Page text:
In conclusion, I think this story teaches us that life not only is work or you’ll lose yourself. We have to earn our place in this world by being us and not question others. Obtaining goals and having a promotion in work won’t make you happy. Yes, it will help for a “better life” in this world of consumerism, but your soul would be empty. Focus on yourself, because others won’t and just keep moving forward in
Franz Kafka starts his story, The Metamorphosis, by transforming his main character into a vermin, one of the most disgusting and loathsome insects. With Gregor’s transformation, Kafka is exposing a metaphorical view of how life can be shown in a tangible, physical way. Gregor’s metamorphosis consists in his insides coming out. His new state of being reflects his life and his inner thoughts. A cockroach is a tangible representation of how he feels about his life and the relationship with his family.
Metamorphosis by Franz Kafka was written in 1915, it was based on a man named Gregor, a travelling salesman who wakes up to find himself transformed into an insect. Disgusted by his appearance he tries to deal with his new condition, but he is forced to endure the rejection of his family, which is what eventually drove him to his death. Despite having two different characters, one in real life and the other fictional, there is still a correlation between both; showing the author´s feelings, ideas and even problems, that are thrown into the story in a way to express his anguish. The clearest correlation between both is the idea of the transformation into an insect such as Gregor experienced, the novella starts, “…When Gregor Samsa awoke one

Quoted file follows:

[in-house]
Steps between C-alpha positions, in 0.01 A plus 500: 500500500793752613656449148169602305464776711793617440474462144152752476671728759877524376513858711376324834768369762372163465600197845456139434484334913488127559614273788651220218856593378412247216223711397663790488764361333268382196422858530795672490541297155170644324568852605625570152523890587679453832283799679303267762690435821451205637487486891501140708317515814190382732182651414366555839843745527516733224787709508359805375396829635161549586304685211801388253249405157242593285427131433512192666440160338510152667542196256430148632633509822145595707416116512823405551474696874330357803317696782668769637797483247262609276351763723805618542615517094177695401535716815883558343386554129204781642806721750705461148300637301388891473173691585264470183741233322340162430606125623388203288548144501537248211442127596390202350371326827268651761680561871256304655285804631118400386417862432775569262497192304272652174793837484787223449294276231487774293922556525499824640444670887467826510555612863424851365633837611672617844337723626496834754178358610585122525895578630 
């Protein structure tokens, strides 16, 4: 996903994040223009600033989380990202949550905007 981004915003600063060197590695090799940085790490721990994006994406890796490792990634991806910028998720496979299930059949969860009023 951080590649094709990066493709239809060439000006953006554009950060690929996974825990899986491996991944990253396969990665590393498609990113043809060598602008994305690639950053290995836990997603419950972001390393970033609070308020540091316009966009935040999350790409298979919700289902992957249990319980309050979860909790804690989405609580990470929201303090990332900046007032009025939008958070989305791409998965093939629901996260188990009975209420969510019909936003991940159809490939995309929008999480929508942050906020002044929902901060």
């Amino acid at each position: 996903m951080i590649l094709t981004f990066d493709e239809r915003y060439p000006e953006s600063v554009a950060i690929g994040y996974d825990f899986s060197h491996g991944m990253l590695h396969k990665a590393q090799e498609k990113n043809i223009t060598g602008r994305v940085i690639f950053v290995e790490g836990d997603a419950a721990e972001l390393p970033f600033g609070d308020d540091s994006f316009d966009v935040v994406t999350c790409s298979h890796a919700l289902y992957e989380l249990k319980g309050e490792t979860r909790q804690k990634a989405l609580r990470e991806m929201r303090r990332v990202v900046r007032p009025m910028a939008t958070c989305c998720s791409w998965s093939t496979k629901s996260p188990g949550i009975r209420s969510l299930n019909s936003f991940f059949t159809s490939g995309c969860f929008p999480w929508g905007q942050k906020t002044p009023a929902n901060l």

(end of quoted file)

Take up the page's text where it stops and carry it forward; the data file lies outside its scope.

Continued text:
On the surface, the Metamorphosis by Franz Kafka is about a man who becomes disabled from working after waking up one day to find himself turned into a monster of some sorts. Through the dynamic between Samsa and his family and their shared familial roles, as well as the relationship between Samsa and his work, Kafka seems to be making commentary on the futility of life, and how meaningless desperate actions are in the unforgiving cold world. This emptiness can be seen first when Samsa first wakes up and finds himself a vermin, and reflects on his job. It seems that his main purpose for living is to work and eventually pay off the debt his parents have accumulated. He has other goals in life as well, from sending his sister to a conservatory,
In the tale of The Metamorphosis, a man named Gregor Samsa lives the life of a giant bug unexpectedly as it rained one evening, Gregor awoke to his body being a giant bug with a white spot on his belly. This posed as no threat to Gregor because he was marked for greatness. He began evaluating his surroundings and realized the time. It seemed as if a season had passed. Gregor quickly realized he will be late for work.